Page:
Difflam-C Solution

Difflam-C Solution Mechanism of Action




Zuellig Pharma
Full Prescribing Info
Pharmacology: Benzydamine is an anti-inflammatory analgesic agent structurally unrelated to the steroid group. Benzydamine differs chemically from other non-steroidal anti-inflammatory agents in that it is a base rather than an acid. Animal models show that when administered systemically, benzydamine is effective against pain and oedema due to inflammatory conditions. It also inhibits granuloma formation. At concentrations used for topical treatment, benzydamine possesses local anaesthetic action. Benzydamine does not cause erosion of the gastric mucosa when given orally to rats at doses of up to 100mg/kg. The analgesic activity of benzydamine was more pronounced in models involving an experimental inflammation rather than in non-inflammatory pain. In common with the aspirin like drugs, benzydamine possesses an antipyretic activity. Peripheral reflexes were transiently inhibited after intravenous administration to cats. Chlorhexidine is a bisbiguanide antiseptic and helps to reduce the development of plaque and gingivitis when usual oral hygiene measures are interrupted. It is a strong base, with affinity for oral structures including hydroxyapatite of tooth enamel, pellicle of tooth surface, bacteria and salivary proteins. Chlorhexidine reduces dental plaque deposition and associated gingivitis as characterised by redness, swelling or bleeding of the gingiva. It also increases the number of days between aphthous ulcers and increases the rate of healing following periodontal surgery.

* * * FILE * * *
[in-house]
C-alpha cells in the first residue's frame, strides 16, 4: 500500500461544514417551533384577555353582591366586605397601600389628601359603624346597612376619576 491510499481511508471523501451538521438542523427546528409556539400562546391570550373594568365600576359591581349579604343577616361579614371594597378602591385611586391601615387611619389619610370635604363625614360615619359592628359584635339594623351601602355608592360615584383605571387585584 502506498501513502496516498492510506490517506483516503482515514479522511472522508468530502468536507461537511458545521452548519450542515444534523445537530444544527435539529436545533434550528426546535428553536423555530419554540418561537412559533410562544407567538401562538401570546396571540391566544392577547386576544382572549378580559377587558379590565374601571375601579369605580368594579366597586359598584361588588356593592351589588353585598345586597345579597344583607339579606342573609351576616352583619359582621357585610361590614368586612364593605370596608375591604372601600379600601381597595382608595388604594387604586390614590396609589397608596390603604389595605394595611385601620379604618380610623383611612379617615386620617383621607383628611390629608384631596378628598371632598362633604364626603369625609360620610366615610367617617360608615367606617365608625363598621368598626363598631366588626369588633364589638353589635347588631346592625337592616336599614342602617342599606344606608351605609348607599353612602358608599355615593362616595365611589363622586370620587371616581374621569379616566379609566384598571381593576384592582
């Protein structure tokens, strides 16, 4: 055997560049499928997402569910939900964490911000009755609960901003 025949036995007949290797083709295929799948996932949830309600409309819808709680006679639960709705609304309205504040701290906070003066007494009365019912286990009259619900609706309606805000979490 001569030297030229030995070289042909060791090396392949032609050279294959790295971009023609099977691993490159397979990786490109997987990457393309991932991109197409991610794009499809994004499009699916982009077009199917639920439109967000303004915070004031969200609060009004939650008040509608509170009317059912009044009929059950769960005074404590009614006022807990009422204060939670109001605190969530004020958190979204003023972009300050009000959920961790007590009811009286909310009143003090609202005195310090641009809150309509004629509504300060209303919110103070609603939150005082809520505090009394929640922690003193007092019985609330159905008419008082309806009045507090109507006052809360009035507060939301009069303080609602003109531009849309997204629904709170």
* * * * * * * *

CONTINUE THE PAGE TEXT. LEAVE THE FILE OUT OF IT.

Mode of Action: The mechanism of anti-inflammatory action of benzydamine is not related to stimulation of the pituitary adrenal axis. Like other non-steroidal anti-inflammatory agents, benzydamine inhibits the biosynthesis of prostaglandins under certain conditions, but its properties in this respect have not been fully elucidated. The stabilising effect on cellular membranes may also be involved in the mechanism of action.
Following normal topical application of Difflam-C Solution chlorhexidine produces an immediate bacteriocidal effect, followed by a prolonged bacteriostatic action. Chlorhexidine is active against a wide range of micro-organisms, including Gram-positive bacteria and Gram-negative bacteria, yeast and some fungi and viruses. Chlorhexidine appears to delay bacterial growth by delayed surface action. It is attracted to and absorbed onto microbial cell walls and causes membrane leakage.
Pharmacokinetics: Absorption: Benzydamine is well absorbed following oral administration. Following topical administration of Difflam solutions and spray, benzydamine is well absorbed into the inflamed oral mucosa where it exerts anti-inflammatory and local anaesthetic actions. Plasma benzydamine levels following use of Difflam solutions are low and parallel the amount actually ingested. Chlorhexidine gluconate is poorly absorbed from the gastrointestinal tract. No detectable blood levels have been found in humans following oral use, and percutaneous absorption, if it occurs at all is insignificant.
Excretion: Benzydamine and its metabolites are excreted largely in the urine. Metabolism is largely by oxidative pathways although dealkylation can be shown.
Benzydamine has been detected in blood and urine following gargling with Difflam solutions. Most of the absorbed dose was eliminated in the first 24 hours. Repeated administration for 7 days did not result in accumulation of benzydamine in plasma.
Approximately 30% of the applied chlorhexidine gluconate is retained into the oral cavity, and it is slowly released in the oral fluids for up to 24 hours. Chlorhexidine is poorly absorbed from the gastrointestinal tract, and is primarily excreted in the faeces.
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